Sudden slow SQL symptom
If you have installed SQL Server on a Windows 2008 R2 OS, you may receive calls from your users complaining about slow SQL.
All your queries are becoming suddenly slow. THat’s a standard rant. But what is strange is it doesn’t affect user stored procedures only.
This includes standard procedures such as sp_who, sp_who2 or derivatives like the so-called sp_who3,. All your SELECT, INSERT, UPDATE STATISTICs seem to be stuck in a SUSPENDed state without any open transaction or deadlock.
More strangely, command like SELECT * on a table without index may work fine whereas SELECT COUNT(*) start to take ages to complete. What’s going on?
By looking at the query plans, you may notice that the difference lies into the utilization of the aggregate operator, and that’s your clue. the Agggregate operator is used to make subqueries parallel.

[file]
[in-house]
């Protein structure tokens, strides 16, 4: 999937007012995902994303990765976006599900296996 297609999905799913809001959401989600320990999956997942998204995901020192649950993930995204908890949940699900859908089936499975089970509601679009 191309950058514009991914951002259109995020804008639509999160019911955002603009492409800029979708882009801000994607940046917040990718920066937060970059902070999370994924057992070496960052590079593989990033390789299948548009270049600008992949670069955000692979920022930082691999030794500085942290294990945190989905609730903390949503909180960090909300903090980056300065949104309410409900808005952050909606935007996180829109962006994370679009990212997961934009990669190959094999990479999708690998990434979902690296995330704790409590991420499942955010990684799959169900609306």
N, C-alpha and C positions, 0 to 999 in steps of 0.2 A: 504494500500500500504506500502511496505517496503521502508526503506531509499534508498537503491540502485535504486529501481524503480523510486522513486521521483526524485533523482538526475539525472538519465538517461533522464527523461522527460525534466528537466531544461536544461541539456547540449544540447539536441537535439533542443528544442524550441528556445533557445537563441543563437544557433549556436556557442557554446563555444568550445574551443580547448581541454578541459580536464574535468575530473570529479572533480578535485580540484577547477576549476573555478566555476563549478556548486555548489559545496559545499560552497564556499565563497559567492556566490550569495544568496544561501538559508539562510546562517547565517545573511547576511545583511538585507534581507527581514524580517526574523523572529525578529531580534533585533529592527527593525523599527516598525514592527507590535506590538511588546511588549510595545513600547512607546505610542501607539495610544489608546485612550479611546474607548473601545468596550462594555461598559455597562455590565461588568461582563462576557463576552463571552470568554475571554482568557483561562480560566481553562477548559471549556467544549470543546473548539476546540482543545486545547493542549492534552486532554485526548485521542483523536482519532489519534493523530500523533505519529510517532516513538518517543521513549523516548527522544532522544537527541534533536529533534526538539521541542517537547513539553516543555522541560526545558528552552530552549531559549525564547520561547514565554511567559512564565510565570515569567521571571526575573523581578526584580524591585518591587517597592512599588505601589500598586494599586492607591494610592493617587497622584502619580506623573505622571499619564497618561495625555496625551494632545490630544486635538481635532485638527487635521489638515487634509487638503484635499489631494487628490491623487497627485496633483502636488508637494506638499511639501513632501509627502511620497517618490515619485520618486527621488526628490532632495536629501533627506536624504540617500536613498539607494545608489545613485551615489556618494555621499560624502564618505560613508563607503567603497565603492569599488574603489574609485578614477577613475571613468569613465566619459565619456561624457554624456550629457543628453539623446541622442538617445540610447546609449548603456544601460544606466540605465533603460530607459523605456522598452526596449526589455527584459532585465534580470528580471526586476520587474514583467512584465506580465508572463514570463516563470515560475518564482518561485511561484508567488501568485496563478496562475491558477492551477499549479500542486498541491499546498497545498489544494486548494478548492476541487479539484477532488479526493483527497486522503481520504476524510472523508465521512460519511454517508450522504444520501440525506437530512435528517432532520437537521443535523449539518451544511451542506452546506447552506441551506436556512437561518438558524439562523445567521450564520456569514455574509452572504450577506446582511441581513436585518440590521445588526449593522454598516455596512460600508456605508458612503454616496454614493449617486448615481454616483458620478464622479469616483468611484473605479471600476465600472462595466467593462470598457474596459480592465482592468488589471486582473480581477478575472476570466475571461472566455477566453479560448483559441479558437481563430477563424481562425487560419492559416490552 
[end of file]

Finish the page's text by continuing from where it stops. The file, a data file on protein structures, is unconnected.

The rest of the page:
Your parallelized queries run into trouble whereas simple non-parallel queries run fine.
If you search for slow performance, you may hit KB Article 2207548. Both a hotfix and a workaround are suggested.
However, as long as the hotfix is not applied, applying the default ‘high performance’ power saving plan may still create issues. So better use the hotfix.
If you cannot reboot the server immediately, and as it a SQL Server it is likely going to be the case, you can still workaround this limitation by another mean. Just set the MAXDOP option to 1.
Remember that the MAXDOP is a server-wide setting. Potentially all applications should be checked against that setting.
This issue can also help you decide the priority for server migration. Replacing Windows 2008R2 by Windows 2012R2 is another way to solve the issue.
Note that the KB article is unclear about which CPU / BIOS are affected or why the symptom suddenly appears.